How prevalent are FGFR mutations in patients with urothelial cancer?

Somewhere between 10% and 15% of patients [with urothelial cancer have FGFR mutations]. It's a select population, but as we know in ALK-positive lung cancer, [targeted agents] were groundbreaking and have led to better overall outcomes. I expect [FGFR inhibitors] to do the same in urothelial cancer.

Do you expect to see a rise in genetic testing as more targeted agents enter the space?

[I do]. We're currently [sending genetic testing] for every patient with metastatic disease. It probably needs to be done earlier for patients with muscle-invasive disease as we learn more about these drugs. In oncology, we always [test agents in the] metastatic setting [and evaluate them in the] first-line setting. In urothelial cancer, the next question will be whether [erdafitinib] [is effective] in the frontline setting, and if so, whether it will work in the neoadjuvant setting.

Could enfortumab vedotin be the next targeted therapy to receive approval in urothelial cancer?

We certainly hope so. [Enfortumab vedotin is] an exciting development. A cohort from the [EV-201] trial was presented at the 2019 ASCO Annual Meeting. Enfortumab vedotin is a targeted agent to Nectin-4. Every patient in the subset that was presented expressed Nectin-4. [Nectin-4] seems to be much more prevalent in patients with urothelial cancer. [If the agent is approved], it too will be tested in earlier settings to see whether it provides more benefit than our traditional platinum-based regimens. [The agent may] also show benefit in [earlier lines of therapy in] platinum-ineligible patients.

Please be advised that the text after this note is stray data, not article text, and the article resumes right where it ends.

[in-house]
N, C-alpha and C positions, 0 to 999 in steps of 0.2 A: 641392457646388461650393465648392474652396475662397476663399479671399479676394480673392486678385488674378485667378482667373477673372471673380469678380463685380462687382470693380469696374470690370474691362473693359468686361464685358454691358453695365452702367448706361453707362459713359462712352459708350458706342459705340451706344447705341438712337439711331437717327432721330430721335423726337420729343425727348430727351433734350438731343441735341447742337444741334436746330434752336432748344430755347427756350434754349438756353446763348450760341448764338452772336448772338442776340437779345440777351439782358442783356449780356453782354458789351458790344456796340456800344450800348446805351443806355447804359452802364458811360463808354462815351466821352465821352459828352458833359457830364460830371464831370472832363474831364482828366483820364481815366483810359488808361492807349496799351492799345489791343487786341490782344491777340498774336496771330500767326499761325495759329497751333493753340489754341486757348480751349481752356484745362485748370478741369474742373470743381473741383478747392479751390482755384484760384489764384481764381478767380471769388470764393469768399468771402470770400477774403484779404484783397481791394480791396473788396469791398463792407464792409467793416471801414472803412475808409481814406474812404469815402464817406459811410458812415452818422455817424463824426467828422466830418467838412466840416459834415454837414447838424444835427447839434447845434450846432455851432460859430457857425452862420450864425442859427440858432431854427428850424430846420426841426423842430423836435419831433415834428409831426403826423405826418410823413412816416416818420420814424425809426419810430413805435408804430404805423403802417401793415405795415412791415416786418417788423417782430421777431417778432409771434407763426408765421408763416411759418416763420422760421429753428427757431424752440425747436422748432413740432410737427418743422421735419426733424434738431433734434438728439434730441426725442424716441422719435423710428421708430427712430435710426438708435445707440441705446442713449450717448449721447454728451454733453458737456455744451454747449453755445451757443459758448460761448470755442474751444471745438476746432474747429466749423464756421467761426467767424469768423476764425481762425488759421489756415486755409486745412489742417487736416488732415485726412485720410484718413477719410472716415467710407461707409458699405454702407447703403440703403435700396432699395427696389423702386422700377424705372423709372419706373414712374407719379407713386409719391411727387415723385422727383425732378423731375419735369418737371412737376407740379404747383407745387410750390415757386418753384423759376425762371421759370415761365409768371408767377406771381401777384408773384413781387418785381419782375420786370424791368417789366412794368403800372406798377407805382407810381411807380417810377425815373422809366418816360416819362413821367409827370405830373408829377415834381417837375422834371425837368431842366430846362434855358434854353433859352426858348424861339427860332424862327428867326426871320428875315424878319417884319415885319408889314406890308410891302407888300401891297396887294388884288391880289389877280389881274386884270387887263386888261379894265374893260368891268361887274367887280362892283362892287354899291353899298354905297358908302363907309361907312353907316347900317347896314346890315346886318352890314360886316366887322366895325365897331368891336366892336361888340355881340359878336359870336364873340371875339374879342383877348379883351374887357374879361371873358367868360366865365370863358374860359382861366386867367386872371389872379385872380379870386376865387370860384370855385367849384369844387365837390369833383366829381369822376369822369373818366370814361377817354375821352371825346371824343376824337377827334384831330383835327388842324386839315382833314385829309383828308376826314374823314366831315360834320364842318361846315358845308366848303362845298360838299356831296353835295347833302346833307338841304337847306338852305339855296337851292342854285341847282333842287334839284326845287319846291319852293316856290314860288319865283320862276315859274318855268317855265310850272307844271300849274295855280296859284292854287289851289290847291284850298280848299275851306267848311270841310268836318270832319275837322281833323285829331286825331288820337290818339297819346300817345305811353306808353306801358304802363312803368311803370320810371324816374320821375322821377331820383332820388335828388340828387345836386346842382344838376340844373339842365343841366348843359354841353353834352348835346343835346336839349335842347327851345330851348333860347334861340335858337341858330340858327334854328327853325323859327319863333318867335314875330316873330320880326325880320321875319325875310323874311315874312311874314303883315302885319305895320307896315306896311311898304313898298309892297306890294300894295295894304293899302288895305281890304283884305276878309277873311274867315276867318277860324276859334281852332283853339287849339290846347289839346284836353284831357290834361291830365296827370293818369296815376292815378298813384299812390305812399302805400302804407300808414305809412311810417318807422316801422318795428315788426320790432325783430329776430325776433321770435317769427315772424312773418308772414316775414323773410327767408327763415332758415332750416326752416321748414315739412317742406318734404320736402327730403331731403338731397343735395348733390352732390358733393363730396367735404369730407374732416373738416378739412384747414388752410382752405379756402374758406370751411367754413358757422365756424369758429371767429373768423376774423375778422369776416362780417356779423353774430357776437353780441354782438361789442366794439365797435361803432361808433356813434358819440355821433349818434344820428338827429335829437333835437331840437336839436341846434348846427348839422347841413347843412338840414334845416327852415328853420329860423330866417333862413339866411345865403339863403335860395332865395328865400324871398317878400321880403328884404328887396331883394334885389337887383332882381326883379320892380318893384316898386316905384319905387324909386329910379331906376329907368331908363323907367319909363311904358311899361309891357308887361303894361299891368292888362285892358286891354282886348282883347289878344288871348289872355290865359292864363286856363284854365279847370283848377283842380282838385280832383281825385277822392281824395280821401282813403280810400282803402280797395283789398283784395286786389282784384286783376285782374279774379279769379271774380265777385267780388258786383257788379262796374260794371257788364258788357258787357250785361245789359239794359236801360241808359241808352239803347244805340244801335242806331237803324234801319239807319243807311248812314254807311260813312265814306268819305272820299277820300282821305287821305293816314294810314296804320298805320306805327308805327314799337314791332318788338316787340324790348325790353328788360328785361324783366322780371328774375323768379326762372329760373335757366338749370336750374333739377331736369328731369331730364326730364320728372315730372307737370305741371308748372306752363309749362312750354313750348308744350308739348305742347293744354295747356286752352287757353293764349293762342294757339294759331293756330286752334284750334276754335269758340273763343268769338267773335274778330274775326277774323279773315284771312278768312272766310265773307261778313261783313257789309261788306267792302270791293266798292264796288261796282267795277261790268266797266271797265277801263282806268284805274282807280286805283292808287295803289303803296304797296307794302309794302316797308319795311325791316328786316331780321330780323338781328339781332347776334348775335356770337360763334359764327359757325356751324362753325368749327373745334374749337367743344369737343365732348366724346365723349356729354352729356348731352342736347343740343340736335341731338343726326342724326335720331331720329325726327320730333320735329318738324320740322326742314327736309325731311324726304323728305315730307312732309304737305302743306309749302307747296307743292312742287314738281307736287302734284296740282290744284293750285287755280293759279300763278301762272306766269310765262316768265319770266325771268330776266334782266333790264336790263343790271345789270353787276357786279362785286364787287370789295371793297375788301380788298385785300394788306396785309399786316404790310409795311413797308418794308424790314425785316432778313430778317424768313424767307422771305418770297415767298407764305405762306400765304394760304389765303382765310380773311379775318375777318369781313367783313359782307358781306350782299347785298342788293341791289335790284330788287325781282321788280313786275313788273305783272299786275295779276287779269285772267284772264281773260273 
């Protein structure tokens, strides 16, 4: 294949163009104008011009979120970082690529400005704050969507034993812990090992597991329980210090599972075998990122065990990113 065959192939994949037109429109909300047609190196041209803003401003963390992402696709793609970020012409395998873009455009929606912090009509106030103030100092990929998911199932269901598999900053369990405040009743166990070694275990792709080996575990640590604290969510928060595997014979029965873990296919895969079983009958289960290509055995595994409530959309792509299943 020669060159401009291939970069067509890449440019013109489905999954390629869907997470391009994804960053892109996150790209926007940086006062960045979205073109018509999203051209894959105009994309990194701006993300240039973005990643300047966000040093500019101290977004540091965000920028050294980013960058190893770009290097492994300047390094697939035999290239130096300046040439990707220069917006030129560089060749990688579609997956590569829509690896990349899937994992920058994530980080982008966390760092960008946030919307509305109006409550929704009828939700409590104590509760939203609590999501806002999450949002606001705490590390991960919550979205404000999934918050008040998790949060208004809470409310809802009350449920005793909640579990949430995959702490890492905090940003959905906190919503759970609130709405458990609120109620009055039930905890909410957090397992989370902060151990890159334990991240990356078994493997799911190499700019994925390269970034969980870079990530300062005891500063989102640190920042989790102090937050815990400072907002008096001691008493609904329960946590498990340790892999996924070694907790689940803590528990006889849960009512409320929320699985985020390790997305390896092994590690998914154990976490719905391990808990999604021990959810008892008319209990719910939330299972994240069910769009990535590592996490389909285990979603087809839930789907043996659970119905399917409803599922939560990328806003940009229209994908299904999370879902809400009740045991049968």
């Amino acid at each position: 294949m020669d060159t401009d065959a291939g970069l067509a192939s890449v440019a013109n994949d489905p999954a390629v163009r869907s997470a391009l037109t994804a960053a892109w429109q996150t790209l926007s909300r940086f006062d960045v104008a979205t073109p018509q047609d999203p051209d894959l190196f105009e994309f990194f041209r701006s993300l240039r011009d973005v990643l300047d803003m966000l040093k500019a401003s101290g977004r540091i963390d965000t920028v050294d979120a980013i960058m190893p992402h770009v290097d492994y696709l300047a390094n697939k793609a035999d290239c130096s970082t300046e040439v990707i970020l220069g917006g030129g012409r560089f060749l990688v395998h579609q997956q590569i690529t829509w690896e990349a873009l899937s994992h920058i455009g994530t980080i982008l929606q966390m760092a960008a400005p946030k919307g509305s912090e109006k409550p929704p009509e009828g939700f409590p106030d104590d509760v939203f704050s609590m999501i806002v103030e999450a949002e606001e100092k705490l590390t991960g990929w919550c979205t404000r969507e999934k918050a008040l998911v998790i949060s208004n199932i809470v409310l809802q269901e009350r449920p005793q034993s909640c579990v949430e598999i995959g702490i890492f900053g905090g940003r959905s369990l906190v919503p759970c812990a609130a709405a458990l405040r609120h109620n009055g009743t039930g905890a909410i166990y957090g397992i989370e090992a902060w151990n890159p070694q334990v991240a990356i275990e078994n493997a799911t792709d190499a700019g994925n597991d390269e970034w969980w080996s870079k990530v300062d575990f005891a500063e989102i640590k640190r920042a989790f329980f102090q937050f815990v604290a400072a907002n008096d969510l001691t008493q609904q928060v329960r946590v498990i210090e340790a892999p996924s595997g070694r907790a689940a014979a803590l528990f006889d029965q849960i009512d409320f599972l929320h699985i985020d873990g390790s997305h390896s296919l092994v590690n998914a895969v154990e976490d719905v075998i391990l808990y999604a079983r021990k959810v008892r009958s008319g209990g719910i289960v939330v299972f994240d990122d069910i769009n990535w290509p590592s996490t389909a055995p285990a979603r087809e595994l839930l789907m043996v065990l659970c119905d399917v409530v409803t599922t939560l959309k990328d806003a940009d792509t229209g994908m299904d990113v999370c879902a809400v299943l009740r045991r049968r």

Could you shed light on the data that were presented on sacituzumab govitecan at the 2019 ESMO Congress?

It was a phase I/II trial. [The agent is being examined in an] ongoing phase II trial with 2 separate cohorts of patients who had immune-oncology (IO)—based therapies and were platinum ineligible, and those who received platinum as well as IO-based therapies. The data are early, but they’re exciting. The agent is more chemotherapy-like, so it carries more chemotherapy-like AEs.

What are your thoughts on the data from the IMvigor130 trial with atezolizumab (Tecentriq)?

[We saw an improvement in] progression-free survival [with the combination of atezolizumab and chemotherapy], but it’s too early [to see if there was an] overall survival [benefit]. The PFS data with atezolizumab were very exciting and showed a substantial improvement versus chemotherapy alone.

With these novel agents, how are you approaching sequencing?

We always worry about sequencing. Having many agents is a luxury. Patients who have FGFR2/3 mutations are eligible for erdafitinib after first-line therapy, but we'll see if that agent can be moved up and provide more benefit to that subgroup of patients.

Editor’s Note: This interview took place prior to the December 2019 FDA approval of enfortumab vedotin-ejfv for the treatment of adult patients with locally advanced or metastatic urothelial cancer who have received prior treatment with a PD-1/PD-L1 inhibitor and platinum-containing chemotherapy.

Petrylak DP, Balar AV, O'Donnell PH, et al. EV-201: results of enfortumab vedotin monotherapy for locally advanced or metastatic urothelial cancer previously treated with platinum and immune checkpoint inhibitors. J Clin Oncol. 2019;37(suppl; abstr LBA4505). doi: 10.1200/JCO.2019.37.18_suppl.LBA4505.